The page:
Violence in black culture

Steven Harbaugh

Candice Poole, junior biology major and Zeta Phi Beta sister, watches Kent State alumni Darron Henderson, DJ Lo-key, speak to students about black-on-black violence at last night’s BUS meeting. Poole came because “there are a lot of issues between groups

Credit: Andrew popik

Bumping rap music, gyrating bodies and alcohol create a perfect mix for violent altercations to occur at a club or party.

That is what Darron Henderson, or DJ Lo-Key, who is a Cleveland resident and Kent State graduate, has witnessed in his experience deejaying club events and parties.

According to Henderson, he has witnessed between 200 to 300 fights within the last two years.

Henderson and Teddy Harris, political affairs chair for Black United Students, led a panel discussion titled, “Black on Black Violence: Why do we hurt each other?” at 7 p.m. last night in the Mbari Mbayo Lecture Hall to a crowd of about 20 people.

Harris said he thought of the idea for the forum when he saw a “Dateline” special on violent athletes following basketball player Ron Artest’s much-publicized fight. During the special, the featured athletes on the program were all black men.

Harris said this was wrong because he thought the media was showing a disproportionate amount of black people and not including sports with a lot of fights between white people like hockey, rugby and soccer.

“When you’re part of a small group, the majority will look at that one person and think that’s how all people in that small group act,” Harris said.

Henderson said he doesn’t think liquor is the problem because he has seen many fights occur even at venues without alcohol.

He also said he has seen fights start for a variety of reasons, from stepping on tennis shoes to exchanging looks.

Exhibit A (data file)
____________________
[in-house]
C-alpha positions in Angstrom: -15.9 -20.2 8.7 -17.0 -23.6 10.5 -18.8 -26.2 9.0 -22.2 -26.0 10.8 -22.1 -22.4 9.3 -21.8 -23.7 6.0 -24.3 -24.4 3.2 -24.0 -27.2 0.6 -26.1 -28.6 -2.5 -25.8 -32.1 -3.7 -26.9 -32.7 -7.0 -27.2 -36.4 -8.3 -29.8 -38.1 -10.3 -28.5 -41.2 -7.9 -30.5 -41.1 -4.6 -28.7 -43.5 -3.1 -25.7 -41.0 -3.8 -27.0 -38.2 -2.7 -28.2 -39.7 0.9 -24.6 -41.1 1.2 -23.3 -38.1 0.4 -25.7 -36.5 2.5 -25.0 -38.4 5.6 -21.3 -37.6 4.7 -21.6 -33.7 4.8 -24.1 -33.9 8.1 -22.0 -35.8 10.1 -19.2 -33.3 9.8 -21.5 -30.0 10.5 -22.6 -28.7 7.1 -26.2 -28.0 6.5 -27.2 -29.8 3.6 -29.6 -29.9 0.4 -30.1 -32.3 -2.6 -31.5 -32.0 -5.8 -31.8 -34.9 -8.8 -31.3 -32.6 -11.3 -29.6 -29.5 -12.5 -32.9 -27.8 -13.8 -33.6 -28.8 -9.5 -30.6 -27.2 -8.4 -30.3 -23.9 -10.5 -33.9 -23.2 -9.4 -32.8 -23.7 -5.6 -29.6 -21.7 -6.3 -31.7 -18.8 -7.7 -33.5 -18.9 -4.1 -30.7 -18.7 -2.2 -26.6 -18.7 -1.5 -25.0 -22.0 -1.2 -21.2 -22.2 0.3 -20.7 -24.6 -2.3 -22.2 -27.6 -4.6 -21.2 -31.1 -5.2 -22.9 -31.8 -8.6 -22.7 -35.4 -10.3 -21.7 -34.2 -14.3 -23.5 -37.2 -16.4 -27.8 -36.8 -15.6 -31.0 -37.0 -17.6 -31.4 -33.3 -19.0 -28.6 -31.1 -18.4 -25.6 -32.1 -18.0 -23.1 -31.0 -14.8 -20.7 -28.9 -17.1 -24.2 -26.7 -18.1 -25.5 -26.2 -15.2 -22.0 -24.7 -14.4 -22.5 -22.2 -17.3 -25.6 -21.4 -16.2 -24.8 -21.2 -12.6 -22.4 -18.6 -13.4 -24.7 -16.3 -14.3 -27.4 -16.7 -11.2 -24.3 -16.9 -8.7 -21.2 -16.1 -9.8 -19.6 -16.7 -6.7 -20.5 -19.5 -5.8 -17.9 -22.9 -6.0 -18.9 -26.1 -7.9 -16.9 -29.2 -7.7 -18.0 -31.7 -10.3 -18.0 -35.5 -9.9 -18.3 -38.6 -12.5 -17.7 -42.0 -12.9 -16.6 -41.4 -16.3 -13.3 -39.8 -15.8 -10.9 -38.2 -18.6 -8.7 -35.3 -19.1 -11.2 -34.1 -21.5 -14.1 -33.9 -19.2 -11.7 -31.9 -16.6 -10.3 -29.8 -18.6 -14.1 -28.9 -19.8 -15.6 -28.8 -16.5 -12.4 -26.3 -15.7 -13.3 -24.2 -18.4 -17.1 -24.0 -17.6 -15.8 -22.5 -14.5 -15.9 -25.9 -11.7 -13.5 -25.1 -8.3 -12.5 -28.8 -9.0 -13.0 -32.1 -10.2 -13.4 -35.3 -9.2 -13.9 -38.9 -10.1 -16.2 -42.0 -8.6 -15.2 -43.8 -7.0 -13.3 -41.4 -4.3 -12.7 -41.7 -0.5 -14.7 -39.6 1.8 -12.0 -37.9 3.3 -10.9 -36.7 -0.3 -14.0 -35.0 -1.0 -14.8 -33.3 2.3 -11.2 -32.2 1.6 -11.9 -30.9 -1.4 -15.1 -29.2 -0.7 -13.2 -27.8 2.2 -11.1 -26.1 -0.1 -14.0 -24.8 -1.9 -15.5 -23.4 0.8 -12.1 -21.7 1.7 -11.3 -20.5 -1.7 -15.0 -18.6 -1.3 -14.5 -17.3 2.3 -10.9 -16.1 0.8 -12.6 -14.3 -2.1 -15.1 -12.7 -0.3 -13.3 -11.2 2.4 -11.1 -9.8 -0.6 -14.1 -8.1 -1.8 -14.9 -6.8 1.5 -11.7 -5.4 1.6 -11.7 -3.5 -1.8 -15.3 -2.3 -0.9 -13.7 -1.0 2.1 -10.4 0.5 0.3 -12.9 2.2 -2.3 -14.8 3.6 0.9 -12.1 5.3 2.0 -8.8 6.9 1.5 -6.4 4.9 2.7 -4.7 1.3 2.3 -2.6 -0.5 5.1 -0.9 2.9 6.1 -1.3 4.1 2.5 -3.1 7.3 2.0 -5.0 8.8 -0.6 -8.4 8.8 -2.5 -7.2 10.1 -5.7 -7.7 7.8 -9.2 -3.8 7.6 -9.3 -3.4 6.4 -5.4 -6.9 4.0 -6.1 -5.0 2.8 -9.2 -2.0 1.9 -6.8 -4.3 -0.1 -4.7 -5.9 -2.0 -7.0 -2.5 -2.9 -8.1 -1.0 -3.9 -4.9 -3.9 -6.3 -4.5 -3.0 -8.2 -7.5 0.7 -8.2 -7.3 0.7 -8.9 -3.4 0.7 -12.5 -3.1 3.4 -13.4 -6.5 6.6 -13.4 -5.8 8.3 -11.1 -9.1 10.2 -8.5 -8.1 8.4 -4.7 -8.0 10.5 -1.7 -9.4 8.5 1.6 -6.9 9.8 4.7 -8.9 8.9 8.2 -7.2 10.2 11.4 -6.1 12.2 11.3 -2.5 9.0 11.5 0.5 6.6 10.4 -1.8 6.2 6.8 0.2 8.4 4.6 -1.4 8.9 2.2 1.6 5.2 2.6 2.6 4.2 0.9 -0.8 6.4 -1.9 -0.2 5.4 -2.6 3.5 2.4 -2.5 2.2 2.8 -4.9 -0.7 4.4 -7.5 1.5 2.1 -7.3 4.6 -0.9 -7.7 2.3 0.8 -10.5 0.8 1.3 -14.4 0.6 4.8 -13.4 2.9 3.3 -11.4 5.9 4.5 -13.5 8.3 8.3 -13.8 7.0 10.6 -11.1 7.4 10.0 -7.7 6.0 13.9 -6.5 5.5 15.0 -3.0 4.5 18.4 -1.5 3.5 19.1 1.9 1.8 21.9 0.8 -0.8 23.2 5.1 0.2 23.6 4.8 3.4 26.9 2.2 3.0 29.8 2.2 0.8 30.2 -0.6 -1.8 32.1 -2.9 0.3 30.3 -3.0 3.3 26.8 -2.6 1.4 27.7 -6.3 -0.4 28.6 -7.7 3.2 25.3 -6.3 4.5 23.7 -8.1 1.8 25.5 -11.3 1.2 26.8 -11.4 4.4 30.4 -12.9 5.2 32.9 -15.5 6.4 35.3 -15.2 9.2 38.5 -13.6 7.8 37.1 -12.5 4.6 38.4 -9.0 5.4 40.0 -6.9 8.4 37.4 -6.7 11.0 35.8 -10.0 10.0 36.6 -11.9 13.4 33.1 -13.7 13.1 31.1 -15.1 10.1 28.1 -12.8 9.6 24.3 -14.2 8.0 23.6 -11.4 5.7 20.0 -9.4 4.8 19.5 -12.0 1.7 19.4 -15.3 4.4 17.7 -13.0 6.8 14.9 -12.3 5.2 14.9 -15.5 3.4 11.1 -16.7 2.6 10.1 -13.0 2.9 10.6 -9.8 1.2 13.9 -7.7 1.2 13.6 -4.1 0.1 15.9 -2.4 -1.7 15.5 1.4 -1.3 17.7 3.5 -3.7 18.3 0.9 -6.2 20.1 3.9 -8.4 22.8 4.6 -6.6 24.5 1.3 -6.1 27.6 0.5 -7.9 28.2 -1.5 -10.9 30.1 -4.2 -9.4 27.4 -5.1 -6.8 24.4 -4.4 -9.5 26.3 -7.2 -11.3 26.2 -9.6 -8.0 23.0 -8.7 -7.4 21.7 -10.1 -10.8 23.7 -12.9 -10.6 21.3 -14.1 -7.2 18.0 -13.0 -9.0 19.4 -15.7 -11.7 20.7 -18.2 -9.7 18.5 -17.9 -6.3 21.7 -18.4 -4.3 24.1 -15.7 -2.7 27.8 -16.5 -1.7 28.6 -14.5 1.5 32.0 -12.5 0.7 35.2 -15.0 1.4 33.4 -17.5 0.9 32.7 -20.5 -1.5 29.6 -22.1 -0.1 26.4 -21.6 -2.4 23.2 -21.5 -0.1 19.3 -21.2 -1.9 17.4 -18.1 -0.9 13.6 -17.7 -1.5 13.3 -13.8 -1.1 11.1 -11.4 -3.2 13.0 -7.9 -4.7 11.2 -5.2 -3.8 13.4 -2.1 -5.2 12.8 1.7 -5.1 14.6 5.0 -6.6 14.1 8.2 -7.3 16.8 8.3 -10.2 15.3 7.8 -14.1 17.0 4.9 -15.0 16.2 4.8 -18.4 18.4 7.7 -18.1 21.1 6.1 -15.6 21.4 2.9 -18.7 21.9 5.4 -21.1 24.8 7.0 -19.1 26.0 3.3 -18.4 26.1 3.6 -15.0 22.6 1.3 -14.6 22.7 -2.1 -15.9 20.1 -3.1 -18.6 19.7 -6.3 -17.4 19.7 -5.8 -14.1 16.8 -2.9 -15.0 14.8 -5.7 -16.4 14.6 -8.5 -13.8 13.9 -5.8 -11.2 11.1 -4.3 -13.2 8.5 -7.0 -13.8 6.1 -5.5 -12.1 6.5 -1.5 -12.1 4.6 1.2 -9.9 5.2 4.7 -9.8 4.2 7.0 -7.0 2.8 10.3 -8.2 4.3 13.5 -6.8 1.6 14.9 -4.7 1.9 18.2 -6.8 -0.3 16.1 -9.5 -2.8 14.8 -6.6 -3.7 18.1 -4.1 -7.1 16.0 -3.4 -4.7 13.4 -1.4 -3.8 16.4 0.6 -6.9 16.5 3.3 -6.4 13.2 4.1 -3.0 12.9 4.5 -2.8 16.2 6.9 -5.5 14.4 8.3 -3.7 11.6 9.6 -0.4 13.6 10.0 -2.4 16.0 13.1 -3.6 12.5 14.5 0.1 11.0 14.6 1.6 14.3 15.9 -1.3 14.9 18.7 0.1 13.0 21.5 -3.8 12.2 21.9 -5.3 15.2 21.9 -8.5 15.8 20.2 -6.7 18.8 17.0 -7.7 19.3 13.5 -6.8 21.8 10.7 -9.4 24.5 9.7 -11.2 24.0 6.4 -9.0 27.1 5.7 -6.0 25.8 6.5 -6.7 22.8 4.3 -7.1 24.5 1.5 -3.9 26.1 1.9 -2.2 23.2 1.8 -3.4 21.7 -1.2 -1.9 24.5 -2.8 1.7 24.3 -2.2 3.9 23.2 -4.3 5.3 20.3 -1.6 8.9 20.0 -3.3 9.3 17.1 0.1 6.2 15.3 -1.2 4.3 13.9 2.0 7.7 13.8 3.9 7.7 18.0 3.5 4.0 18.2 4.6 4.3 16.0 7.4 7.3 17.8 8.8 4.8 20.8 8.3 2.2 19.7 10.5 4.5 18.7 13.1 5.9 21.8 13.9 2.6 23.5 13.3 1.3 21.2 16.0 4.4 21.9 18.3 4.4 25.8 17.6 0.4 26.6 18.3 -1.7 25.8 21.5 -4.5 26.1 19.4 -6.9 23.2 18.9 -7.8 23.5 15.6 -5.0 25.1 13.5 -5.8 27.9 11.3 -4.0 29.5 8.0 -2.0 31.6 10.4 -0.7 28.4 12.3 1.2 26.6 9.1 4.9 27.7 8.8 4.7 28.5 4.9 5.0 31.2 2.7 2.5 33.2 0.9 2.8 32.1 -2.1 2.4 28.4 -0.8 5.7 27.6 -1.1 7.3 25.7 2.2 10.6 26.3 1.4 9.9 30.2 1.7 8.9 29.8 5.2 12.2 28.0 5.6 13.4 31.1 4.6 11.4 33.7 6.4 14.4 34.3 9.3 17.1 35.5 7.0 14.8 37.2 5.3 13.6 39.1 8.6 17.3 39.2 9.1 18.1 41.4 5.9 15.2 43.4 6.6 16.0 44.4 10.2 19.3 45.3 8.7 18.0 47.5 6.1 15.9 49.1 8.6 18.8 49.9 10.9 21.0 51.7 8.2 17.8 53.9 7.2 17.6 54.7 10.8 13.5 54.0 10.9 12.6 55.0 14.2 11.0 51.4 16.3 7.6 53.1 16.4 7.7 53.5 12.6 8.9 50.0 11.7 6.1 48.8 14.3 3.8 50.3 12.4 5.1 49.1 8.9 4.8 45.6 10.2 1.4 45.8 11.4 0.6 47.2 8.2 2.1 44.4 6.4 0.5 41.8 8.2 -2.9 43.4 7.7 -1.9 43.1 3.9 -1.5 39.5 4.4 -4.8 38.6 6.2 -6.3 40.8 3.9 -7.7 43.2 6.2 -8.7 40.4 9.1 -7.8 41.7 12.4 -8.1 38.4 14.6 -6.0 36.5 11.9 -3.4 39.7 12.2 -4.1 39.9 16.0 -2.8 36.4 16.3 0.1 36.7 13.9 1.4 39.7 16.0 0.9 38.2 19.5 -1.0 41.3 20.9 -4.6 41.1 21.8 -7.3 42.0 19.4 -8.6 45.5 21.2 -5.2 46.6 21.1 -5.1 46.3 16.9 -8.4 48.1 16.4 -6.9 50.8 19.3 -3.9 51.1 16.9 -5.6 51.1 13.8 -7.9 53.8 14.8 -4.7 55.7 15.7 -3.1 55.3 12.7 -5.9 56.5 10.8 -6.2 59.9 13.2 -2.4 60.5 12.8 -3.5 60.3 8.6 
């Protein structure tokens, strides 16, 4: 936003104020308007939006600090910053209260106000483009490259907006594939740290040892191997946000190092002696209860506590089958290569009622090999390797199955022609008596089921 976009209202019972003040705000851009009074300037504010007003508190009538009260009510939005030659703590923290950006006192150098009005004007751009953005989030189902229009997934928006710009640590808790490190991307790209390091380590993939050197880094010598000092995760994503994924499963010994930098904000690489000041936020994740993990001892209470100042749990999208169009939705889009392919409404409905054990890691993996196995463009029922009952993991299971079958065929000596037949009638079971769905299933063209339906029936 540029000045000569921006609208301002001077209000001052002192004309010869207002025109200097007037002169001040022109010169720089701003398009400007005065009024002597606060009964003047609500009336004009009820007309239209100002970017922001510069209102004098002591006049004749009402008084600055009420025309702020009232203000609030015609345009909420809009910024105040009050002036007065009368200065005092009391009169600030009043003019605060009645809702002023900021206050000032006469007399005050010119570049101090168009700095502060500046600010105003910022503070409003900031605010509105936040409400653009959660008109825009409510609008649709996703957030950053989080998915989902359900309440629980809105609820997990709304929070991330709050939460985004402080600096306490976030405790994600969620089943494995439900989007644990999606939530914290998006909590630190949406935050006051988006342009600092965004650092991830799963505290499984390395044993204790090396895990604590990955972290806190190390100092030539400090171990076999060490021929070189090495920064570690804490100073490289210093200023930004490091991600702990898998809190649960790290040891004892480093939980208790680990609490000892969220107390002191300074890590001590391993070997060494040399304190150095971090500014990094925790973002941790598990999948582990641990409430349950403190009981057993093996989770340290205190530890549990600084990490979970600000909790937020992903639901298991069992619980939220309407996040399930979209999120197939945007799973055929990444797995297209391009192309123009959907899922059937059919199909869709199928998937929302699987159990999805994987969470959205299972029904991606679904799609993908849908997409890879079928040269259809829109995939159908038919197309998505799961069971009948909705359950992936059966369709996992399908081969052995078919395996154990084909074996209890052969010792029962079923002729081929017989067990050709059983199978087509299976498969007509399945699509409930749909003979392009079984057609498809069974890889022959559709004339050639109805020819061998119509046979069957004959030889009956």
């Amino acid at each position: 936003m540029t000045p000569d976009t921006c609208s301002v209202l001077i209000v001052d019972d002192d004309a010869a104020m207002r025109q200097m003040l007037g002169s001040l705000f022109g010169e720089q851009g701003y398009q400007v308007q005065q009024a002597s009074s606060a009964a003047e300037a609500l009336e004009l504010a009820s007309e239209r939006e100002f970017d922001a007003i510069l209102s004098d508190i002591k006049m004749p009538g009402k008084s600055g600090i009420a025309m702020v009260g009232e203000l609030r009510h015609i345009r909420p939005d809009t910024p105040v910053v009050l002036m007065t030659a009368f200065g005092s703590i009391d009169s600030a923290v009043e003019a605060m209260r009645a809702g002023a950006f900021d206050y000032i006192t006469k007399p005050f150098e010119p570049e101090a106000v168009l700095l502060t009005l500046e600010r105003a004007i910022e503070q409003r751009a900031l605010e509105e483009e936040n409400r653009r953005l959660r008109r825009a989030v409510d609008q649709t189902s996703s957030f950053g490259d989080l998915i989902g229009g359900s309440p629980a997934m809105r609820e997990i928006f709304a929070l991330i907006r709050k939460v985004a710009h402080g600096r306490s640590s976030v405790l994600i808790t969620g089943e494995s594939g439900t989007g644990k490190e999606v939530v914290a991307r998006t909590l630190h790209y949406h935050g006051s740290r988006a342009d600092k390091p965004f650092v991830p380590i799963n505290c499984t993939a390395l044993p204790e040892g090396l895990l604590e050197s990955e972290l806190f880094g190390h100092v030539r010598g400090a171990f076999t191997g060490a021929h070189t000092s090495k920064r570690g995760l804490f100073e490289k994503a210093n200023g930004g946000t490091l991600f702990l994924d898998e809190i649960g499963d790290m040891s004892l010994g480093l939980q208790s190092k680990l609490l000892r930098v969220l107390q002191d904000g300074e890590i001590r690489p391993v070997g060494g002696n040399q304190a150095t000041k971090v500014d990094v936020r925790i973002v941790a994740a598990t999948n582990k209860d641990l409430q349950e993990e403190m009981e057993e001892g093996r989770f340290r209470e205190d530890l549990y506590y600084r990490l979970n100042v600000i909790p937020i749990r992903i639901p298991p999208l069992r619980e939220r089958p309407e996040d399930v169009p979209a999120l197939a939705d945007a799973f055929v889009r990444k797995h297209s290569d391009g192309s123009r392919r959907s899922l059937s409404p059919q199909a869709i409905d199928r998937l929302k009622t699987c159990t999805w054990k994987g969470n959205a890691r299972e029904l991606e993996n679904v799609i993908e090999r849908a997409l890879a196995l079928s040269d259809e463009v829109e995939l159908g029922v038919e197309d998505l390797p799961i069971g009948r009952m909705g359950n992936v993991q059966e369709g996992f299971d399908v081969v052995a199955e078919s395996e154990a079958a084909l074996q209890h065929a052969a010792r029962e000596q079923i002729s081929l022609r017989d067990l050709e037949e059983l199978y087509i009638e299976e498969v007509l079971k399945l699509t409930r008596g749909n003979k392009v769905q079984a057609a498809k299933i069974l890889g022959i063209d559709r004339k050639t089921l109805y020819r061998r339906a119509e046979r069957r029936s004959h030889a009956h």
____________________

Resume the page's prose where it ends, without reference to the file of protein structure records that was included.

Keith Roberts, senior communication major, who admits to getting into some fights when he was younger, said he thinks the reason black people get in fights is because of cliques. Despite the sense of community formed within the black population, he said he still thinks the black community is divided between cliques split between fraternity members, athletes and other social groups.


This aids the hostile environment for black violence.

The majority of the fights Henderson sees while deejaying actually involve women.

“It used to be guys, but it seems like females are on the rise,” he said. “I’d say three or four out of every five fights involve females.”

This observation shocked many attendees based on their reactions.

Nyana DeJarnette, junior communication major, said she thinks it’s because people at clubs and parties think they are safer when they are amongst large groups of people and feel a sense of security.

Harris said people need to view violent acts by black people as individual and not as a representation of all black people.

“My grandma used to tell me,” Harris said, “we as black people have to be twice as good.”

Contact religion and culture reporter Steven Harbaugh at [email protected].